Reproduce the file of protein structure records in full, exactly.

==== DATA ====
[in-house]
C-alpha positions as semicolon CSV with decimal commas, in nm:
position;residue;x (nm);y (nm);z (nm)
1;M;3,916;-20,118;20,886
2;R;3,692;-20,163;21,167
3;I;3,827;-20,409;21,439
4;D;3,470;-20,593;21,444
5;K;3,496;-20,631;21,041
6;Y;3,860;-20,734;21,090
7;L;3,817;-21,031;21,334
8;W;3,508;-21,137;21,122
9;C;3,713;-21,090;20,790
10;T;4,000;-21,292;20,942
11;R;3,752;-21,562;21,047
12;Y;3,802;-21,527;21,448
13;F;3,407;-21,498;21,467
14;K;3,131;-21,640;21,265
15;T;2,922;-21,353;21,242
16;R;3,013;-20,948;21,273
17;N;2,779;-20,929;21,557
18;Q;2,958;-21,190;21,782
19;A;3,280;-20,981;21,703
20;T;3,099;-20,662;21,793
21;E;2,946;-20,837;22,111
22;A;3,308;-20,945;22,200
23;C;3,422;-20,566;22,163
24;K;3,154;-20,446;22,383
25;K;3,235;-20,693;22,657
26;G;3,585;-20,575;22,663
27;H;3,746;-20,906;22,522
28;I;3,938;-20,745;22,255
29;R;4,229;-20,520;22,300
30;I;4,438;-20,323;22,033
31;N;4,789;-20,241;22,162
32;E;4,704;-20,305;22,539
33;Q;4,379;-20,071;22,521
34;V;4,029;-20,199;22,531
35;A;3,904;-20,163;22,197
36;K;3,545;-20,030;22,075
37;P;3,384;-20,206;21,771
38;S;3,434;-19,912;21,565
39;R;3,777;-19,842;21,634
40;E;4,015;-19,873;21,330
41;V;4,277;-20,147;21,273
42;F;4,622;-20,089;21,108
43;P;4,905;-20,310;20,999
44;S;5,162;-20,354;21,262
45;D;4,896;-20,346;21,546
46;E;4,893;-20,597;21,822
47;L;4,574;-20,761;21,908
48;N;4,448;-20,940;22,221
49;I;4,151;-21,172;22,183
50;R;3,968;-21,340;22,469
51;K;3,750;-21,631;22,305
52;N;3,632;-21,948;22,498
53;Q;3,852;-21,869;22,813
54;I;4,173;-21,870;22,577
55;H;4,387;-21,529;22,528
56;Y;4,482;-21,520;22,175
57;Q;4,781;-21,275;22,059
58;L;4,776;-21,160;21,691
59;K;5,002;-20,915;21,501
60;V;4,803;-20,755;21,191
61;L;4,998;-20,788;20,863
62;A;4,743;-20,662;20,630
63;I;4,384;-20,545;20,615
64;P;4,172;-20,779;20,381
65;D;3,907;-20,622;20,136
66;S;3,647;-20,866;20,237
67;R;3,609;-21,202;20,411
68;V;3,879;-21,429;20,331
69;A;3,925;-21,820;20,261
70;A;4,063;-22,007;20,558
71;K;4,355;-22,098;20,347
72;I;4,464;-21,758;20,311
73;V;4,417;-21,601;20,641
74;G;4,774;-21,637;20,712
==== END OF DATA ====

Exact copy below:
[in-house]
C-alpha positions as semicolon CSV with decimal commas, in nm:
position;residue;x (nm);y (nm);z (nm)
1;M;3,916;-20,118;20,886
2;R;3,692;-20,163;21,167
3;I;3,827;-20,409;21,439
4;D;3,470;-20,593;21,444
5;K;3,496;-20,631;21,041
6;Y;3,860;-20,734;21,090
7;L;3,817;-21,031;21,334
8;W;3,508;-21,137;21,122
9;C;3,713;-21,090;20,790
10;T;4,000;-21,292;20,942
11;R;3,752;-21,562;21,047
12;Y;3,802;-21,527;21,448
13;F;3,407;-21,498;21,467
14;K;3,131;-21,640;21,265
15;T;2,922;-21,353;21,242
16;R;3,013;-20,948;21,273
17;N;2,779;-20,929;21,557
18;Q;2,958;-21,190;21,782
19;A;3,280;-20,981;21,703
20;T;3,099;-20,662;21,793
21;E;2,946;-20,837;22,111
22;A;3,308;-20,945;22,200
23;C;3,422;-20,566;22,163
24;K;3,154;-20,446;22,383
25;K;3,235;-20,693;22,657
26;G;3,585;-20,575;22,663
27;H;3,746;-20,906;22,522
28;I;3,938;-20,745;22,255
29;R;4,229;-20,520;22,300
30;I;4,438;-20,323;22,033
31;N;4,789;-20,241;22,162
32;E;4,704;-20,305;22,539
33;Q;4,379;-20,071;22,521
34;V;4,029;-20,199;22,531
35;A;3,904;-20,163;22,197
36;K;3,545;-20,030;22,075
37;P;3,384;-20,206;21,771
38;S;3,434;-19,912;21,565
39;R;3,777;-19,842;21,634
40;E;4,015;-19,873;21,330
41;V;4,277;-20,147;21,273
42;F;4,622;-20,089;21,108
43;P;4,905;-20,310;20,999
44;S;5,162;-20,354;21,262
45;D;4,896;-20,346;21,546
46;E;4,893;-20,597;21,822
47;L;4,574;-20,761;21,908
48;N;4,448;-20,940;22,221
49;I;4,151;-21,172;22,183
50;R;3,968;-21,340;22,469
51;K;3,750;-21,631;22,305
52;N;3,632;-21,948;22,498
53;Q;3,852;-21,869;22,813
54;I;4,173;-21,870;22,577
55;H;4,387;-21,529;22,528
56;Y;4,482;-21,520;22,175
57;Q;4,781;-21,275;22,059
58;L;4,776;-21,160;21,691
59;K;5,002;-20,915;21,501
60;V;4,803;-20,755;21,191
61;L;4,998;-20,788;20,863
62;A;4,743;-20,662;20,630
63;I;4,384;-20,545;20,615
64;P;4,172;-20,779;20,381
65;D;3,907;-20,622;20,136
66;S;3,647;-20,866;20,237
67;R;3,609;-21,202;20,411
68;V;3,879;-21,429;20,331
69;A;3,925;-21,820;20,261
70;A;4,063;-22,007;20,558
71;K;4,355;-22,098;20,347
72;I;4,464;-21,758;20,311
73;V;4,417;-21,601;20,641
74;G;4,774;-21,637;20,712